Diagnosis and Inquiry
(A) A very strong thrower with average defensive ability and speed hopes to earn a spot as a handler, but repeatedly gets looked over in favor of fast athletes who can barely throw upfield.
(B) A decent utility player with basic mastery of all the drills can’t find more than a few shifts per game as a depth player, even though players with obvious skills gaps get plenty of playing time.
(C) A defensive player who throws his/her body around like a warrior and gets few blocks, but loses playing time to players who don’t seem nearly as hard-working on the field.
These players are very different people with the same fundamental problem. And importantly, it is not (necessarily) injustice or blindness on the part of the leaders. Their problem, in fact, is that they are not positioned to solve the team’s problems or to serve the team’s strategy. Players who obviously fill a tactical gap get playing time; those who don’t, must languish in limbo.
Player (A) sounds every bit like a conventional handler. But what if the team in question already has a surplus of typical handlers (not uncommon on the highest-tier teams? What if what the team really just needs some genius, speedy cutters to threaten the long game and to open up the field? Or, what if the team has a strong conversion rate, but suffers match-up problems on defense, and needs to force more turnovers?
Player (B) is a great gamepiece on paper and excels in drills, but how is he gelling with the existing roster? His teammates may use improvisational, chemistry-driven tactics, and he has to continue off of their unconventional patterns. The team, of course, is not realistically about to completely overhaul its modus operandi to accommodate him. For practical reasons, the only thing that matters is whether they score as a team or not, and whether he damages that chemistry or not. Can he continue off of the initiator? Can he cooperate with the handlers? Can he manage himself in the switchy/poachy defenses?
Player (C) is a dedicated athlete who works tirelessly, maybe even harder than everyone else. But are there hidden costs of his work ethic? Is he working hard at the right things for the strategy? He gets blocks, but are they because everyone else is playing shutdown defense? But also, what if defense isn’t the team’s problem at all, and they’re looking to improve their offense and their conversion rate?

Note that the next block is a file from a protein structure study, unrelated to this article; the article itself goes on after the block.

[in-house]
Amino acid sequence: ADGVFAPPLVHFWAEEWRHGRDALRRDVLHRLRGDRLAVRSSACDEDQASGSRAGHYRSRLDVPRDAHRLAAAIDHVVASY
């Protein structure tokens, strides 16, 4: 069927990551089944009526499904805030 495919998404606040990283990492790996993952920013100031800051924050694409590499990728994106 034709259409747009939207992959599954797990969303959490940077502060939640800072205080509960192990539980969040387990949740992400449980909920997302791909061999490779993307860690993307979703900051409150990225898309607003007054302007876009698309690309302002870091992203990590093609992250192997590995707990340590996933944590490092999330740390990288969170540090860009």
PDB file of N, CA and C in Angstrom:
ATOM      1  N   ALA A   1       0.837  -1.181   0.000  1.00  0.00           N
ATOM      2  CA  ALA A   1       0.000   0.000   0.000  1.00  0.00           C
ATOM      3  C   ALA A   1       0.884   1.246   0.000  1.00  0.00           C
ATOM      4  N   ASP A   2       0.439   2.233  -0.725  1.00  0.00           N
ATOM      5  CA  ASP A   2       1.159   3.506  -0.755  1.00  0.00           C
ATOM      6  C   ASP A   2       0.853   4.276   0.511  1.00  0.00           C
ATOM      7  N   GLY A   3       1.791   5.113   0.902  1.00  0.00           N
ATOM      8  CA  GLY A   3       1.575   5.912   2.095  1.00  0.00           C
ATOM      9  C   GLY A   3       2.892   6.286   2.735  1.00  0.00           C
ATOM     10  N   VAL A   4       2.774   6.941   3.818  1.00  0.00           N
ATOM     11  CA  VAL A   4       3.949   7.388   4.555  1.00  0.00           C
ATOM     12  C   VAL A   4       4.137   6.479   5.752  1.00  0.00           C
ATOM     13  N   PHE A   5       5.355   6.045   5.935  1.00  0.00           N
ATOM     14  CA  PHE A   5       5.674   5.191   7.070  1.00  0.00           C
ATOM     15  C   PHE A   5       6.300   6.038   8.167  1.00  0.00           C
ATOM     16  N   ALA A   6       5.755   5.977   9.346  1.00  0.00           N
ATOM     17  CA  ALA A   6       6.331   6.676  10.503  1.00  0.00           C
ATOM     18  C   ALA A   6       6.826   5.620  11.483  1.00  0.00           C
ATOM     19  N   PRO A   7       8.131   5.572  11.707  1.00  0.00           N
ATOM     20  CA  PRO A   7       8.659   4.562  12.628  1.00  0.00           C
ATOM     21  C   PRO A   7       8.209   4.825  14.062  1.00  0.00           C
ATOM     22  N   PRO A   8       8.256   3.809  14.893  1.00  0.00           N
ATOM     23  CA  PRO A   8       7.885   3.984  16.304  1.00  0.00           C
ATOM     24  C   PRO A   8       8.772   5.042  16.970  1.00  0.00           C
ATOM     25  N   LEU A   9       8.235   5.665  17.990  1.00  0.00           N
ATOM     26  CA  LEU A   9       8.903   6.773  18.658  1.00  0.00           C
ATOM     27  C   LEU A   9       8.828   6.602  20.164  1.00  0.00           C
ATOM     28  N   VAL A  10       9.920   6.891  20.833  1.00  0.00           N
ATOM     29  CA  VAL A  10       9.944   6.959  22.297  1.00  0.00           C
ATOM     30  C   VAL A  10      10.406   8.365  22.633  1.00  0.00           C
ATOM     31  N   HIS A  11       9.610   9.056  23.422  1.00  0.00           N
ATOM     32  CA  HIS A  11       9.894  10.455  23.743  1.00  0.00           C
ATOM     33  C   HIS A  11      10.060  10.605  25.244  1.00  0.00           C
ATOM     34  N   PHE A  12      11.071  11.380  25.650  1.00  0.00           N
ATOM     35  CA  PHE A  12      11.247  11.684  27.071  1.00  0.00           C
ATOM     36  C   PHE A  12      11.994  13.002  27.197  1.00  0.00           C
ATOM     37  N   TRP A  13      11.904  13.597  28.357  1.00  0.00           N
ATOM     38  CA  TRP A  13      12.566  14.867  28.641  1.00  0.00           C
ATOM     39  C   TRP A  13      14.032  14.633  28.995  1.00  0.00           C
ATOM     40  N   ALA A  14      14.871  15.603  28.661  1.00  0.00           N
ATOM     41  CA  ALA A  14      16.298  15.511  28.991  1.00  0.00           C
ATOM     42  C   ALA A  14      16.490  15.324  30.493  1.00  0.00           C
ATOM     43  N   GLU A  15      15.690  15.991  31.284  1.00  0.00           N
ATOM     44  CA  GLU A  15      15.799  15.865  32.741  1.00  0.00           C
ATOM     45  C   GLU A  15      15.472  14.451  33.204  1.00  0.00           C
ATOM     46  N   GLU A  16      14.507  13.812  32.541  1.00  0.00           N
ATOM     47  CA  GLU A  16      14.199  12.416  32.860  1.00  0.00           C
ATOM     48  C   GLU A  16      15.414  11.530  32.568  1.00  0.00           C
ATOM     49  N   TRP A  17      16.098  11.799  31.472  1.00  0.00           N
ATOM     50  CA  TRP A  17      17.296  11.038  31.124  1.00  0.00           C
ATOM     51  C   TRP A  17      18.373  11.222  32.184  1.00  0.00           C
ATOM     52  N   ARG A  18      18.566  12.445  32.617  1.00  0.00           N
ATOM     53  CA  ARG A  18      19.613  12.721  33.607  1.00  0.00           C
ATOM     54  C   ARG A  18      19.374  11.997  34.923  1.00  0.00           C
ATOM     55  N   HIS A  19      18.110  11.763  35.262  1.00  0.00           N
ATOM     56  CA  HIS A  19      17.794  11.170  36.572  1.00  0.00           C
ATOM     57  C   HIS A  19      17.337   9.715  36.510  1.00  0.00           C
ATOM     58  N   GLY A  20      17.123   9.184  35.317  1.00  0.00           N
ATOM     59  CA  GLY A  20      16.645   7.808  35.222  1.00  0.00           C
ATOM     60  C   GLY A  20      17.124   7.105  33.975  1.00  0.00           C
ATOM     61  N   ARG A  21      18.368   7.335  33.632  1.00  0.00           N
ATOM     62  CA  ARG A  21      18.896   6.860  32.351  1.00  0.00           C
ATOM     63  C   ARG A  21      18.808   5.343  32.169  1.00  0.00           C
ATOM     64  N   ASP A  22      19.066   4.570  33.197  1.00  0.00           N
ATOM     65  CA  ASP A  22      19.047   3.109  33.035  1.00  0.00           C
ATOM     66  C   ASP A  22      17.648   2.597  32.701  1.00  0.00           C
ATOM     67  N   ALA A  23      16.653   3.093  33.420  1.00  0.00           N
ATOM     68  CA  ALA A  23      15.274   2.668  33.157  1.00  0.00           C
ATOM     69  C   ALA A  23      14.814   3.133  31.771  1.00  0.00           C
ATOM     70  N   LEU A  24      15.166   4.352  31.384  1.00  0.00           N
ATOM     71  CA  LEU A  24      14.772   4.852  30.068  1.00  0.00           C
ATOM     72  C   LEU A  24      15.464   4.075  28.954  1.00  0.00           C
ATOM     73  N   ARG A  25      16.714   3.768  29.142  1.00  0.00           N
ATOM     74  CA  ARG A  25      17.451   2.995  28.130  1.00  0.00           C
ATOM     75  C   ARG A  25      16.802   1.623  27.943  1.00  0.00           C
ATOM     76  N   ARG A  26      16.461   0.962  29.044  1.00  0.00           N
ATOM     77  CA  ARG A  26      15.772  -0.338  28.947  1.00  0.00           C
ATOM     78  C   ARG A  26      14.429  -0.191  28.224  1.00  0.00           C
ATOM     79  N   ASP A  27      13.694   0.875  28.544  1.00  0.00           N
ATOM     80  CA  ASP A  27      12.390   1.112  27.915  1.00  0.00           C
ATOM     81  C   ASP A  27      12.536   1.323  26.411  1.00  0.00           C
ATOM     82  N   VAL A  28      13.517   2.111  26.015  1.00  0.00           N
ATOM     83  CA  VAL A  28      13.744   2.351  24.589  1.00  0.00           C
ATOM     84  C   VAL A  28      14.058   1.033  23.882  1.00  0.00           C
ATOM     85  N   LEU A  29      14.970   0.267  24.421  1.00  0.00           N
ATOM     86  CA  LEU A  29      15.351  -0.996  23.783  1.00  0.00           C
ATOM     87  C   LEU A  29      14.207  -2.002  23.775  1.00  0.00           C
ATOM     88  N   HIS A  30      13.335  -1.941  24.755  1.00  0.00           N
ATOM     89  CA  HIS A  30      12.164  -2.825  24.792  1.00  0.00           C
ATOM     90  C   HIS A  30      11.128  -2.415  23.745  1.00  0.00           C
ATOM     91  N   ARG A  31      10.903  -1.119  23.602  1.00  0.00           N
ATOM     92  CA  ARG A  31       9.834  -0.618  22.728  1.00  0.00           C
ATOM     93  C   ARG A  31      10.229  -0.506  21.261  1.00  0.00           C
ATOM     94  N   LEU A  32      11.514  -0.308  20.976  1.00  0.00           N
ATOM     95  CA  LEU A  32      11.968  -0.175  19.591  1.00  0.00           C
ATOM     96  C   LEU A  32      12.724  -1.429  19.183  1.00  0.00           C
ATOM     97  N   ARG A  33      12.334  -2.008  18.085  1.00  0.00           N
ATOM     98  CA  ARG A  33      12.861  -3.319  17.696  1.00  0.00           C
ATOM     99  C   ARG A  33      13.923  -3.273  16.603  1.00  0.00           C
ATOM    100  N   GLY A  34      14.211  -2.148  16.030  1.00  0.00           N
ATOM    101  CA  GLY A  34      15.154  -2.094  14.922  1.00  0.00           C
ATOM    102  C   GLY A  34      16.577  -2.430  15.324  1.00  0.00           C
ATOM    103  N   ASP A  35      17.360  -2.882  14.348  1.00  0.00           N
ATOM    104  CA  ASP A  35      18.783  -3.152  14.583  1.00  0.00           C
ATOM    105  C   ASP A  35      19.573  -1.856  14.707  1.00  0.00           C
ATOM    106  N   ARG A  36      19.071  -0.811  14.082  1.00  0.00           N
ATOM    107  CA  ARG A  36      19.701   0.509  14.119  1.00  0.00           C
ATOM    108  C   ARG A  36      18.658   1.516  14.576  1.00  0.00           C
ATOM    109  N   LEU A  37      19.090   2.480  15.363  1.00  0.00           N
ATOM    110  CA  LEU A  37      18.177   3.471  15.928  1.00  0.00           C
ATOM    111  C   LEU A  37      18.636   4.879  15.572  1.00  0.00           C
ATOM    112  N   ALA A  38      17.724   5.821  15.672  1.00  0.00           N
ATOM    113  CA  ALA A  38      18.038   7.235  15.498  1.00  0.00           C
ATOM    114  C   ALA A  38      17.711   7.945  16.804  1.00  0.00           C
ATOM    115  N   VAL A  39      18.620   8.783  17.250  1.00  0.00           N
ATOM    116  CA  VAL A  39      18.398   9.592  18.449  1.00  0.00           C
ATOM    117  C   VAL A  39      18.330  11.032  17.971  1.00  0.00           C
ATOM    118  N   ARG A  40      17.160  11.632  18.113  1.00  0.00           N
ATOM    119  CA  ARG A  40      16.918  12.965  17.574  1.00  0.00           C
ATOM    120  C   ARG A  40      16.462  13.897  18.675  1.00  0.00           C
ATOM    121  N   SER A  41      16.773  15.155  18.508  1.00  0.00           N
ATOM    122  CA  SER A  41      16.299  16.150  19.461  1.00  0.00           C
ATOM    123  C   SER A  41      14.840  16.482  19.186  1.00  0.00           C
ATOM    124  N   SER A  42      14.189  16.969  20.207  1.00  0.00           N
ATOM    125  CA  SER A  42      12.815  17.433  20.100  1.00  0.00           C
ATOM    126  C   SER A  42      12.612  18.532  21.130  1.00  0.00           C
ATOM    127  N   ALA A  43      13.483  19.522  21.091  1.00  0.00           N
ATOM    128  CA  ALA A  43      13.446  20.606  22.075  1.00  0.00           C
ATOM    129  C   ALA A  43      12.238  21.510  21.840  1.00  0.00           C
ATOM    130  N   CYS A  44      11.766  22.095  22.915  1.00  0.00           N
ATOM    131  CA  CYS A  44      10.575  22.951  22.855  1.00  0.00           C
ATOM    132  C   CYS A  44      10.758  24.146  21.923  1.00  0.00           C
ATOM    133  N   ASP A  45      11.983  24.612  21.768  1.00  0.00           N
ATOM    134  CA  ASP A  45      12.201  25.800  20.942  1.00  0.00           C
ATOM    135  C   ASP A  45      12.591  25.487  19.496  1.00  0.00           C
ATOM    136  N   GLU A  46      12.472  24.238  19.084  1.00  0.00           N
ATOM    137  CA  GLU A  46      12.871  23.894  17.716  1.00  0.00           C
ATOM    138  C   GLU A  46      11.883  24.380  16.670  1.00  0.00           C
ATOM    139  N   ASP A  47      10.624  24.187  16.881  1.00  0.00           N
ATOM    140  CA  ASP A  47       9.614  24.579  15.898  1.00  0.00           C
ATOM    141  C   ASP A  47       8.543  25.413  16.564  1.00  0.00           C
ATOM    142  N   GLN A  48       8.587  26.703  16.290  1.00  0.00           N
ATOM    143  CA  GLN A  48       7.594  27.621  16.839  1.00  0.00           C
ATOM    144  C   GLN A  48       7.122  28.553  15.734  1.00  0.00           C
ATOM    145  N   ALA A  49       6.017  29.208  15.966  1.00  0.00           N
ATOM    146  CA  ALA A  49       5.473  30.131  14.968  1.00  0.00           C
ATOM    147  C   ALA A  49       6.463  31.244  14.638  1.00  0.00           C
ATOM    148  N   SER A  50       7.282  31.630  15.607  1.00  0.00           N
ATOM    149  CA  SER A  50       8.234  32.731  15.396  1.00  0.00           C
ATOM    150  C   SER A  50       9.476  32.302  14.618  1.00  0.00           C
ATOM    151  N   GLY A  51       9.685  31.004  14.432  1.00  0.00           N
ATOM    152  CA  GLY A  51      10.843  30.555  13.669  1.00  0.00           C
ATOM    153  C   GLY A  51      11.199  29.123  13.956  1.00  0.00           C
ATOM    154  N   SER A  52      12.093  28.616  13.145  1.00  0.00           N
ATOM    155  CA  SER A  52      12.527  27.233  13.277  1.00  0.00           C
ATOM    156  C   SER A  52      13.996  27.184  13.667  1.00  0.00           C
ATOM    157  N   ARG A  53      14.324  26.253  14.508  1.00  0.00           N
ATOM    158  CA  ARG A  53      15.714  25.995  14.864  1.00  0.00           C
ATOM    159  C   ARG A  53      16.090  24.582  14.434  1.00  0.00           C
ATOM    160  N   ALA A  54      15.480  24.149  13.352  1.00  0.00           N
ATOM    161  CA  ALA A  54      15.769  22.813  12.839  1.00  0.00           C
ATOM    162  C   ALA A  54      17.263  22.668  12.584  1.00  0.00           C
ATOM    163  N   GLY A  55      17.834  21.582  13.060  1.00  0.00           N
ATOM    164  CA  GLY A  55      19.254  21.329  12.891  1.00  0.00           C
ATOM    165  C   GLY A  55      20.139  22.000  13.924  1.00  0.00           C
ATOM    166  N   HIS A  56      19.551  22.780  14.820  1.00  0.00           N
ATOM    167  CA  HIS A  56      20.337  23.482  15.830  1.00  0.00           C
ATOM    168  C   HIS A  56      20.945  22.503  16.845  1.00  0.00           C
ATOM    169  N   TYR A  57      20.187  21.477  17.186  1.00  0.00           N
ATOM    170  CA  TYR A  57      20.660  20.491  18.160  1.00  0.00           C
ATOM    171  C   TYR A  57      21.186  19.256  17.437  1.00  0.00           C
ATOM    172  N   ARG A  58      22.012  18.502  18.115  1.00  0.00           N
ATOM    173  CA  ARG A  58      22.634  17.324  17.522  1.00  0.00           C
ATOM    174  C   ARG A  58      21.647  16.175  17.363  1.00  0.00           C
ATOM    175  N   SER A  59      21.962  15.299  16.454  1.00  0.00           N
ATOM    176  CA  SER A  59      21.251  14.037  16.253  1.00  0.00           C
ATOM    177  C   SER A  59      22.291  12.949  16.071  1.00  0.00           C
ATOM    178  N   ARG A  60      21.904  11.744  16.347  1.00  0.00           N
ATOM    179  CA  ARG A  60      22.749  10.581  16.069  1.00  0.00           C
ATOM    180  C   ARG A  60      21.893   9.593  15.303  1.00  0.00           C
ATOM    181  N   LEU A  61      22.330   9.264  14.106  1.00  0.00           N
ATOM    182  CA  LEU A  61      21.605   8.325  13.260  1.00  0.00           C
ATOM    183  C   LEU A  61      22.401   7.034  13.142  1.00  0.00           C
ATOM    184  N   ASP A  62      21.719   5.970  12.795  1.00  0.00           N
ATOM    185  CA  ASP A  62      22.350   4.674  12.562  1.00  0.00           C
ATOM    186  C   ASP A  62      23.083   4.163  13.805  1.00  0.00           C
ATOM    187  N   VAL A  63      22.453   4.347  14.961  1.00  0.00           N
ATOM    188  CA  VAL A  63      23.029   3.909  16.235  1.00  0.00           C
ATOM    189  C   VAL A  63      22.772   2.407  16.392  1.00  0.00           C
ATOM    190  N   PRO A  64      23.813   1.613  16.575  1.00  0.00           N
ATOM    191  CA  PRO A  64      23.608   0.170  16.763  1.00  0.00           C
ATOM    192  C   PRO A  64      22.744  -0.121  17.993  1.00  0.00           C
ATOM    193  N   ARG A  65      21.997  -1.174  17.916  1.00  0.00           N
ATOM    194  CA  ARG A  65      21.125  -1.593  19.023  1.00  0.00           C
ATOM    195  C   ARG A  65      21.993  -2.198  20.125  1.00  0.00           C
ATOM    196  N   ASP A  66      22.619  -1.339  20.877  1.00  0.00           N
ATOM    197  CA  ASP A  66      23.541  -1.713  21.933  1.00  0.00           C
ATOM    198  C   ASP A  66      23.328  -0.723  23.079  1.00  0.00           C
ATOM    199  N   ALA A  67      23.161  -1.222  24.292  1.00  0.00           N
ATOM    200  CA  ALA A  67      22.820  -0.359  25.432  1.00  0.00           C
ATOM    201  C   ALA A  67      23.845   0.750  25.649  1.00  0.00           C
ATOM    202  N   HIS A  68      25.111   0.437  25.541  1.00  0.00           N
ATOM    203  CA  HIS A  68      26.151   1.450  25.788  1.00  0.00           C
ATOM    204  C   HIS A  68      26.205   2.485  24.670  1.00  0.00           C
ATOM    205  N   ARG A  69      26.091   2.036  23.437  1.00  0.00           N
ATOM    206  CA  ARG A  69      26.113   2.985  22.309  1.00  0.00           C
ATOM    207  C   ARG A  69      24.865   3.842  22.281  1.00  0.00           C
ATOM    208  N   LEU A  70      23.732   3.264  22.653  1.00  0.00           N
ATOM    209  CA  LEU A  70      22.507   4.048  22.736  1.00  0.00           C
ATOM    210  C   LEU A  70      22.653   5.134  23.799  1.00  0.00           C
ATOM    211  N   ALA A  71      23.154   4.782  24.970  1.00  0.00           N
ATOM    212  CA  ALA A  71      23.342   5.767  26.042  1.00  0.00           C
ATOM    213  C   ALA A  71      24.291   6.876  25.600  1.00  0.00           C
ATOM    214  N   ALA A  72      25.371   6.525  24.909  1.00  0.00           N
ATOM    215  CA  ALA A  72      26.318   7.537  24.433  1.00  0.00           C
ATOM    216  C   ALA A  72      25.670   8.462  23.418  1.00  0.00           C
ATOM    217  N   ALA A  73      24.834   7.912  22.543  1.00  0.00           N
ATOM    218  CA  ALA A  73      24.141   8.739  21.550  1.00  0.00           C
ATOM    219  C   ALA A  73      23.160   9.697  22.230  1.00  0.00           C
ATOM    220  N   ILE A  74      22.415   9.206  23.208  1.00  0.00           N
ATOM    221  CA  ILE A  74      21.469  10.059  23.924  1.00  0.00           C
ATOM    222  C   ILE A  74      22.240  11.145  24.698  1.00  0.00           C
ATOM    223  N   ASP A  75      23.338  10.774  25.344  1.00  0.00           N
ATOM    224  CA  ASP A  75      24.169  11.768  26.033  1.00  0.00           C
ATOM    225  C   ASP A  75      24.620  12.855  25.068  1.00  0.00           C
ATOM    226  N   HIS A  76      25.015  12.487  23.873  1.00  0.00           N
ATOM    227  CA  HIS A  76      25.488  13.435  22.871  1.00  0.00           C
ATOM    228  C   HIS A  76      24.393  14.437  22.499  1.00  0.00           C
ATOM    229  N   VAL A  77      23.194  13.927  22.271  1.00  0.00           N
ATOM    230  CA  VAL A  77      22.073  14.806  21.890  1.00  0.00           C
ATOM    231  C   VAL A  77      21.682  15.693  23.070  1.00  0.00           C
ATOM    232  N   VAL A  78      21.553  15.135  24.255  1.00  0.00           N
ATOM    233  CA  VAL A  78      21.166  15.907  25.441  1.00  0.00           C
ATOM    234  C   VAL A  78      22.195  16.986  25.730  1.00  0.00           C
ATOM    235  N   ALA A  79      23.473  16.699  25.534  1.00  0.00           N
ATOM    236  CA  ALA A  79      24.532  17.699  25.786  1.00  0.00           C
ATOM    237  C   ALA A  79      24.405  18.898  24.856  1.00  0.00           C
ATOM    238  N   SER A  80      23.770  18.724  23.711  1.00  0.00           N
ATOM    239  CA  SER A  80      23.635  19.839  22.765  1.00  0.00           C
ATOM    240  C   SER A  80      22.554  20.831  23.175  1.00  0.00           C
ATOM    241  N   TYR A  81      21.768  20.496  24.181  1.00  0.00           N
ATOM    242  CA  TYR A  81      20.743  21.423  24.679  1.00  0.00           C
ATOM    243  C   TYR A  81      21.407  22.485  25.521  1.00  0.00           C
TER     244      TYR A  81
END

Now, I could be wrong (dead wrong) so far in every one of these lines of inquiry. But the point of this exercise is the line of inquiry itself. Players in limbo need to ask themselves these questions to evolve. The emphasis is no longer merely on the player, but on the player’s contributions – the effect on and interaction with the whole.
In and Out of Limbo
The escape out of Development Hell has several roads. But for the common human in this position, who does not miraculously become a phenom in a timely fashion, and who does not find the perfect opportunity and role fall into his lap, there is one sure method: retailoring yourself to suit. Identifying skills gaps and filling them is an important lesson to learn in team sports, and it pays dividends in the long run. Having learned this lesson a few times the hard way, I have this story of adaptation to offer.
In 2010, my team struggled on defense. The root of the problem was a style of lane coverage that was intended to deny in-cuts and to force lower-percentage hucks. But alas, our handler coverage was not up to the task. Our opponents routinely got the disc into strong throwing positions and used that to drive their offense, gaining yardage and firing past us. I knew about this problem, and I studied it, and eventually asked my captains to let me cover handlers and initiators for a while. At this task, I did quite well – I didn’t score many points or get many blocks, but I contained and dictated the opponents’ offense enough to get my team a winning edge. For this service, my playing time doubled and tripled, and we won a bid to Sarasota against a very competitive field at Regionals in 2011.